Learning to ride a bike – old school.

My six-year-old son, JT, is learning to ride a bike. We’ve been so convinced by the compelling and current research coming from folks like Horace Mann and the Prussian Army that we’ve decided to enroll JT in cycling school.

The school’s named “Cycle Riding Ultimately Deconstructed Academy.” Or C.R.U.D. Academy, for short.

JT’s day at C.R.U.D. is organized into several 45 minute periods.

  • 8:00 – 8:45 is Handle Bars and Grips
  • 8:50 – 9:35 is Pedals and Cranks
  • 9:40 – 10:25 is Shifters and Gears
  • 10:30 – 11:15 is Balance

After lunch…

  • 12:00 – 12:45 is Steering and Braking
  • 12:50 – 1:35 is Tubes and Tires
  • 1:40 – 2:25 is Frames

Every Friday, JT will take quizzes and tests in each course. Because the school is very cutting edge, we’ll actually be able to see all of his multiple-choice assessments online. I can’t wait to see his performance on the test where he selects the diagram of a person with good balance. And in the fall and spring, JT will take the CRCTs – Cycle Ready Components Test. From those results, not only will we have a better bead on JT’s cycling cognition, but the school will also be able to determine who the best biking teachers are. That’s a win-win.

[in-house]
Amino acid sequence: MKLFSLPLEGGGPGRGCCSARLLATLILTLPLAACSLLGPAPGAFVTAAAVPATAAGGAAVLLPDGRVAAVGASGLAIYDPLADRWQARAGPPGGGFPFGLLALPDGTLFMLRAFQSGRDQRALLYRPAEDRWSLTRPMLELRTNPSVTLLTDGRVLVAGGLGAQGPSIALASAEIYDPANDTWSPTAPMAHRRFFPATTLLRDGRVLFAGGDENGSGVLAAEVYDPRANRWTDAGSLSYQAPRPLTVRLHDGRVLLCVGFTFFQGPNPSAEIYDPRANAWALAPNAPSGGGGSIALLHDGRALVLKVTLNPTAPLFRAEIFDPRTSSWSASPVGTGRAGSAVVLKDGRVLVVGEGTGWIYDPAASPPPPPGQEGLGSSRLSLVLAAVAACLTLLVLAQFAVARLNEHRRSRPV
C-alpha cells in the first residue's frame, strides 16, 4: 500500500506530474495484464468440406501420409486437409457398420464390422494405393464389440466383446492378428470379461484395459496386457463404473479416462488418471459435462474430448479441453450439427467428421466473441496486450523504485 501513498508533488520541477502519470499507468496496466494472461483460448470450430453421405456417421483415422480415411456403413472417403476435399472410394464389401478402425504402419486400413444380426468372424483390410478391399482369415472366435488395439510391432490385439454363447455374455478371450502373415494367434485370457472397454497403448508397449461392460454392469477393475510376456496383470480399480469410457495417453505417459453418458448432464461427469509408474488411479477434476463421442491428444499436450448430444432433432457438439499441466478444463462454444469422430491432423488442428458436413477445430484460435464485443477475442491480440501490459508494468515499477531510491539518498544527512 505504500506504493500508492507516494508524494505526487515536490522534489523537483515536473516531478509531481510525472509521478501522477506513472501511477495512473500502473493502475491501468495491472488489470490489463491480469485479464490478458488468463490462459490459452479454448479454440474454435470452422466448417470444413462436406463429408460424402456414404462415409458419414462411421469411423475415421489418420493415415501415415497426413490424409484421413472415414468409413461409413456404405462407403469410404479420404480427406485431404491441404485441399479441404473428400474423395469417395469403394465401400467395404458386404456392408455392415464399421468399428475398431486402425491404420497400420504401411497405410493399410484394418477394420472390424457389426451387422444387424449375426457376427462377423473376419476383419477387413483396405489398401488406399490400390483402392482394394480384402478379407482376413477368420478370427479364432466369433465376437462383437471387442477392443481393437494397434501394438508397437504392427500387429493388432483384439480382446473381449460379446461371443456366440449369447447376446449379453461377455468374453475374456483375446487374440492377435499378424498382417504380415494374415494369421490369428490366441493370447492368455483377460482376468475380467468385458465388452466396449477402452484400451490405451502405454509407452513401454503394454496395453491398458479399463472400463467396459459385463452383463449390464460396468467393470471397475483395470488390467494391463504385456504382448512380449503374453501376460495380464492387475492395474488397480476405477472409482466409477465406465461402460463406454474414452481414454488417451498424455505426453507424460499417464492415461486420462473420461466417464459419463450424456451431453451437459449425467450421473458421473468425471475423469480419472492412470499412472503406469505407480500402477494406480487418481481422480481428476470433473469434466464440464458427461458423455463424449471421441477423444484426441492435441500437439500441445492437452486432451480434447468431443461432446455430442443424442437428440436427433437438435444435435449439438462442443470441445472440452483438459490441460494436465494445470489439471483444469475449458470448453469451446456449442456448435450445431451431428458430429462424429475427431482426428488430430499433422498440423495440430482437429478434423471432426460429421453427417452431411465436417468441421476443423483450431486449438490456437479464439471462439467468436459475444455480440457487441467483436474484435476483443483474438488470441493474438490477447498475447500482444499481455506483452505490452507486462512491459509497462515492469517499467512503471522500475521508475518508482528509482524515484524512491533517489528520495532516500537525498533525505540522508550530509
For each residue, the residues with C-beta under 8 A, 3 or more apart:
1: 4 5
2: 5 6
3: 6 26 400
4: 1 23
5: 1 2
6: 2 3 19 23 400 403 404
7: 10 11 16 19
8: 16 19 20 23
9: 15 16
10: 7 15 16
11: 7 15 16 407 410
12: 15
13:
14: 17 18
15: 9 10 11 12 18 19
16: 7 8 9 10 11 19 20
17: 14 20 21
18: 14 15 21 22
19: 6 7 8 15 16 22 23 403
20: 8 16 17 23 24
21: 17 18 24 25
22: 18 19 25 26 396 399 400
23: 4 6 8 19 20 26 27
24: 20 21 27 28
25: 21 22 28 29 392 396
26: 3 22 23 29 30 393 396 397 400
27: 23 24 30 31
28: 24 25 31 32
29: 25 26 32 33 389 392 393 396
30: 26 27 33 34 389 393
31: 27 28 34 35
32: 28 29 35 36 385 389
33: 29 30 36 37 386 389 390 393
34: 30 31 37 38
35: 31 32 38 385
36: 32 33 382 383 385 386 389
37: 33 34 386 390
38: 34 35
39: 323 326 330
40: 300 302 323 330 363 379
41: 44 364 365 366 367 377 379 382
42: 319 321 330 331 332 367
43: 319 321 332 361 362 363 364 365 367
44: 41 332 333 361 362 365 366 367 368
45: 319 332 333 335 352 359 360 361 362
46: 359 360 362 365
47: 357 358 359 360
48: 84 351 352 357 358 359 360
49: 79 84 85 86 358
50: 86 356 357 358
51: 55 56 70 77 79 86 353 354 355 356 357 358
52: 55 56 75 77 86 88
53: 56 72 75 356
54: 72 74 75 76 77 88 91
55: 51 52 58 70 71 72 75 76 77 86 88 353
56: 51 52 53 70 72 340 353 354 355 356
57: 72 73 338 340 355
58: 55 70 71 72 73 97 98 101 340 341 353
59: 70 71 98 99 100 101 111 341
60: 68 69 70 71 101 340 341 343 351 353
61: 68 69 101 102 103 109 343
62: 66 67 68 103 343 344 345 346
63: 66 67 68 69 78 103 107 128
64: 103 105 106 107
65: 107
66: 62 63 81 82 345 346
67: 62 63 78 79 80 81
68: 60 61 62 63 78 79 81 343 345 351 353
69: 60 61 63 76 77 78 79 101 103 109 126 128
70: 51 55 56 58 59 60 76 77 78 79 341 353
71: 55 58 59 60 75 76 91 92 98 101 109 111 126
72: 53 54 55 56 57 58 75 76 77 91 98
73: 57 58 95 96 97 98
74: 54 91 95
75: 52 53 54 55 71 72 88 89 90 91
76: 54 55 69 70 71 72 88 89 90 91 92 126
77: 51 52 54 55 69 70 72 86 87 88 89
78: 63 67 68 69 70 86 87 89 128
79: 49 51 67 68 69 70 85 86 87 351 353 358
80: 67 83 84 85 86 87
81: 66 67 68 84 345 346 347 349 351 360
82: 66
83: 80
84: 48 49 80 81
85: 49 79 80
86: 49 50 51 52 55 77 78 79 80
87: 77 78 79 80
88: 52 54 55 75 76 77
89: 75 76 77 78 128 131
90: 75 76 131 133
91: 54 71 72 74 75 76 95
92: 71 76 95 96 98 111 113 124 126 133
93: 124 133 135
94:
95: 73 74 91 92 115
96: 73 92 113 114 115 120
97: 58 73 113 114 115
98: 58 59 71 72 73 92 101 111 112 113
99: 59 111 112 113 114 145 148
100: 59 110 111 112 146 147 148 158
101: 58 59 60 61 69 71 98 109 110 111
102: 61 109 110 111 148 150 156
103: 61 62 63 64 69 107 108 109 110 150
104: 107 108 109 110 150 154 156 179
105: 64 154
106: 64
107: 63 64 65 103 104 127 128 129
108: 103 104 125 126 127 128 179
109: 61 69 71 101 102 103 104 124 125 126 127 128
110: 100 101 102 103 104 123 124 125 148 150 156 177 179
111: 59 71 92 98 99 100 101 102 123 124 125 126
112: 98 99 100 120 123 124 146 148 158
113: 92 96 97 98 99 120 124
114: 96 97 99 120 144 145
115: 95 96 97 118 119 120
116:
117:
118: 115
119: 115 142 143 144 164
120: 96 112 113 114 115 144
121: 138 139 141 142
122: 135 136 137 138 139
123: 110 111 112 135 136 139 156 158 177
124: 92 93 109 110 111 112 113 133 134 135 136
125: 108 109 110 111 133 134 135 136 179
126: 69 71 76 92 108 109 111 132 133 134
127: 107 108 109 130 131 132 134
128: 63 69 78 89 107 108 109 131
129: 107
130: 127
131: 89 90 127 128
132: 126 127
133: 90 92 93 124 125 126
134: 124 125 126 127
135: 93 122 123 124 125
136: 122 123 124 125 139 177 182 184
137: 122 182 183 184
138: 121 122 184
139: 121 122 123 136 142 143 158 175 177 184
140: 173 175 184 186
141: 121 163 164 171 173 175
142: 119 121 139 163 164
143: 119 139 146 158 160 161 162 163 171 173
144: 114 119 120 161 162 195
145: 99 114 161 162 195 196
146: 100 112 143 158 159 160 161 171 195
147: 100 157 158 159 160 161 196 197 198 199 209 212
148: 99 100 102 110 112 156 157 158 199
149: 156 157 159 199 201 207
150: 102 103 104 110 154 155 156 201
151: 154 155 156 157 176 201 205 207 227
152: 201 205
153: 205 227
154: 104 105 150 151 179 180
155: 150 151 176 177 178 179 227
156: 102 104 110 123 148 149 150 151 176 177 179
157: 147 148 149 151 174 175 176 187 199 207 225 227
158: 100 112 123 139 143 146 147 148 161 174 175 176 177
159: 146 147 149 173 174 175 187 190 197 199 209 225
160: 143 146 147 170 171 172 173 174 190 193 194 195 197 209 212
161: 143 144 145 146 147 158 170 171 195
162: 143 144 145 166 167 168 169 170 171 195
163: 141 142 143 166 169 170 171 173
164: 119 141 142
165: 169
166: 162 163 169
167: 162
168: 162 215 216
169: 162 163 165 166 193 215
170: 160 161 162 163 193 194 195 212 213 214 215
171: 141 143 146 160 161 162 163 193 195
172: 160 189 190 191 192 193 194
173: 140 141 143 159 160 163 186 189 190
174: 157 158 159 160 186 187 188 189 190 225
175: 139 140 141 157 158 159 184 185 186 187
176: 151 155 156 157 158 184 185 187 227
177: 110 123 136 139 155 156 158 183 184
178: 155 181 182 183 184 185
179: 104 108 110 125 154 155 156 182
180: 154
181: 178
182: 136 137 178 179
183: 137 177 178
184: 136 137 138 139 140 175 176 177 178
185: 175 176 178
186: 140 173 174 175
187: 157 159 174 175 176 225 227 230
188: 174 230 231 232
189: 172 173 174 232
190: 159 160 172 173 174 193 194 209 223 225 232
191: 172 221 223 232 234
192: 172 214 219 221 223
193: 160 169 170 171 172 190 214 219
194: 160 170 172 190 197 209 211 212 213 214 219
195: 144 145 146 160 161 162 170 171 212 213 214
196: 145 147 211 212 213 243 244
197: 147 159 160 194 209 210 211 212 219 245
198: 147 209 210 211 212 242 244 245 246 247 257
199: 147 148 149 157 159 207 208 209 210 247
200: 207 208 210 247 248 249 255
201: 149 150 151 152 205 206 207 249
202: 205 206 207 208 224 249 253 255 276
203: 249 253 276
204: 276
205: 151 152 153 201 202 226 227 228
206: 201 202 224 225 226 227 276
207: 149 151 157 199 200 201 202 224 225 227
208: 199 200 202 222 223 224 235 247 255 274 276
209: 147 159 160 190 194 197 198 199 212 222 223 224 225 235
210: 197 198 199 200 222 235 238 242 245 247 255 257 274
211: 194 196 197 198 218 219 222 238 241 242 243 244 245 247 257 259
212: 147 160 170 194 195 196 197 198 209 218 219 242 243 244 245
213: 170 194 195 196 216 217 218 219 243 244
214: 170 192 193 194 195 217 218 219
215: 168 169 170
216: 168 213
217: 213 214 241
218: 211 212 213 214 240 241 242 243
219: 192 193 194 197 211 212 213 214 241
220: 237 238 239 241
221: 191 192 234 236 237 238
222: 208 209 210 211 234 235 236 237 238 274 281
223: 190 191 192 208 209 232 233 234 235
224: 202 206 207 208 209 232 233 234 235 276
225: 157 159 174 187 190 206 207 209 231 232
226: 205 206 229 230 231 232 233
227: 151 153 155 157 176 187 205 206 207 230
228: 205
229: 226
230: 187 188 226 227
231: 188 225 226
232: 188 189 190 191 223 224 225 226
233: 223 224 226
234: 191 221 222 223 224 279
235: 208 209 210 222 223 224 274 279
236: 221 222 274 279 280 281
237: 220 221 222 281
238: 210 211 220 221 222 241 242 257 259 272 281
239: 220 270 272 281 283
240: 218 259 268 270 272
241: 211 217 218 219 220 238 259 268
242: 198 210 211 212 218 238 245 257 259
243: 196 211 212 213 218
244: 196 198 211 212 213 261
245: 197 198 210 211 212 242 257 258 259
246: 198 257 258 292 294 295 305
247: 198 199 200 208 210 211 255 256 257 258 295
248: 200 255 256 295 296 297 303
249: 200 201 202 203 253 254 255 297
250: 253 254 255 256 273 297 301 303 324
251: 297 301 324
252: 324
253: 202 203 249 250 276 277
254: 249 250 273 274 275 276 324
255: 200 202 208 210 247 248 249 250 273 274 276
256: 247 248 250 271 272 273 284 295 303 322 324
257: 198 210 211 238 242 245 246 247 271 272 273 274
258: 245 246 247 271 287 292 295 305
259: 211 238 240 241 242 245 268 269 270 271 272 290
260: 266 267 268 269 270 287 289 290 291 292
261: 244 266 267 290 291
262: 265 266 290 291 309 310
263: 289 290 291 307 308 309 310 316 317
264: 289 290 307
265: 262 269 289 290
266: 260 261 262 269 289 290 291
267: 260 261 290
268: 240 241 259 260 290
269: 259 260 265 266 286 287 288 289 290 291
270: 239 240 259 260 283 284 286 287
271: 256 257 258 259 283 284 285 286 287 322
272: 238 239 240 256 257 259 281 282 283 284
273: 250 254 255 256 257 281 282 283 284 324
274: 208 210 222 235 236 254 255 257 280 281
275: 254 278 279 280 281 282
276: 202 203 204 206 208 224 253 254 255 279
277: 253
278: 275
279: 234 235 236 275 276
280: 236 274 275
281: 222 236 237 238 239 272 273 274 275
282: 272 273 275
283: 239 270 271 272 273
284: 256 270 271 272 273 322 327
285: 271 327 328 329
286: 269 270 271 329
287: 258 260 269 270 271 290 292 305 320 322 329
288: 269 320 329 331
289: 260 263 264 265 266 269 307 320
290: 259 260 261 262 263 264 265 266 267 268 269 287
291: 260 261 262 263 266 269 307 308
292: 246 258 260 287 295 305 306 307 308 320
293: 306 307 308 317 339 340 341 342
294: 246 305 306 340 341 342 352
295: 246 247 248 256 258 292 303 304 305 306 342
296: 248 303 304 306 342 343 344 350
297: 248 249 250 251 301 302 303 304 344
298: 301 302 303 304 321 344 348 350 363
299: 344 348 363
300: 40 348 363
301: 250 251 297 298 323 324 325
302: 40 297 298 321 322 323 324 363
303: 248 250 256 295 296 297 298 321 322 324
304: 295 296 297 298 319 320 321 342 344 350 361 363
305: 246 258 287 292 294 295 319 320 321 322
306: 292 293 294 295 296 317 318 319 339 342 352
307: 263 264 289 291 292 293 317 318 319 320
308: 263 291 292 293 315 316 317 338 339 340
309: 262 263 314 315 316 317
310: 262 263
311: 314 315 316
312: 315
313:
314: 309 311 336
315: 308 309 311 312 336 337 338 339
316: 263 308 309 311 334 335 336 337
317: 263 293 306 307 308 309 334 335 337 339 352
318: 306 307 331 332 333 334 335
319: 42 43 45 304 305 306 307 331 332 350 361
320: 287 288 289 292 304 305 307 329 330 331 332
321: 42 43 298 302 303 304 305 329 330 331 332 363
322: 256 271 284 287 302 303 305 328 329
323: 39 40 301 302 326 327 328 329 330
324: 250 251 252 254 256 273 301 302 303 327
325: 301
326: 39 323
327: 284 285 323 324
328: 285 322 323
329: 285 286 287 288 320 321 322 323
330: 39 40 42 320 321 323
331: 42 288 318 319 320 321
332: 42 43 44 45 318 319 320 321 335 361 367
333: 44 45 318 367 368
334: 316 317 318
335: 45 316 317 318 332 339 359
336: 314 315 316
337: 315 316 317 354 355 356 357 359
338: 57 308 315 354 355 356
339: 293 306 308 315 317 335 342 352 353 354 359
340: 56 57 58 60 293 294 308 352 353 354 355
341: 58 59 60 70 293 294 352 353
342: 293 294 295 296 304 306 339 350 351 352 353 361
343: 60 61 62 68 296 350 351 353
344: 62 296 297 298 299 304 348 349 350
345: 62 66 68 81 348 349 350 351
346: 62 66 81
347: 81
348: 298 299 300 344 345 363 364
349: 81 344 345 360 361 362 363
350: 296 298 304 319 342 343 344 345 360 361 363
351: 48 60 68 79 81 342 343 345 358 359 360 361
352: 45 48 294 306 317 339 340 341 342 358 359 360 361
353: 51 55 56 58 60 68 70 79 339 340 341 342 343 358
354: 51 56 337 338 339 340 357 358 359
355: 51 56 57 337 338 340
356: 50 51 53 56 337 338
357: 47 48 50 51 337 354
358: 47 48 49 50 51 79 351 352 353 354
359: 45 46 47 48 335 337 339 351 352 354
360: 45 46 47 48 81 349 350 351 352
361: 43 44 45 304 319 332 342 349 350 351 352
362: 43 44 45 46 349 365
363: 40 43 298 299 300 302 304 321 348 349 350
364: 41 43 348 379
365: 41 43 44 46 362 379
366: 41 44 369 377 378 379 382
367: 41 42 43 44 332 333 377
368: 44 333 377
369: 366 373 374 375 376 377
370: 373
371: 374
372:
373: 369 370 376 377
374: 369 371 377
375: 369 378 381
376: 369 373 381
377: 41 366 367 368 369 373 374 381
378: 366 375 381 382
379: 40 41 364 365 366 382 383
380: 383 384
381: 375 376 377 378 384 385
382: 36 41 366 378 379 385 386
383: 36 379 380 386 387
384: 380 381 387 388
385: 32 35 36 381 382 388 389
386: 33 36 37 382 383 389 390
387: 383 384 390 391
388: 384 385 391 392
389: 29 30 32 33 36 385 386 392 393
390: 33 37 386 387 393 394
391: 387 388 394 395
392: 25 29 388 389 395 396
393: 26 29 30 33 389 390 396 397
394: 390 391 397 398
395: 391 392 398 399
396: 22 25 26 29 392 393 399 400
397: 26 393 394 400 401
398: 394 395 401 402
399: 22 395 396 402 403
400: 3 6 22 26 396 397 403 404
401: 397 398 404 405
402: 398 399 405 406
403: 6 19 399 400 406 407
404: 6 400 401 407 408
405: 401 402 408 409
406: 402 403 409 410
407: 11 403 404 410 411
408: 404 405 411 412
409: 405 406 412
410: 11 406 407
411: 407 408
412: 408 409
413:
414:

His mom and I are very excited for the school term to conclude so that we can then take JT to bike with us. He should be so well prepared to put all of those content areas together into an integrated whole. The school told us they wish they could offer such an experiential course, but there’s just not enough time in the day with all of the content to cover. We said we totally understand.

We were thrilled to find a cycling academy that draws from the decades and decades of systemic wisdom from industrial-age structuring of school. I’ll let you know how it goes.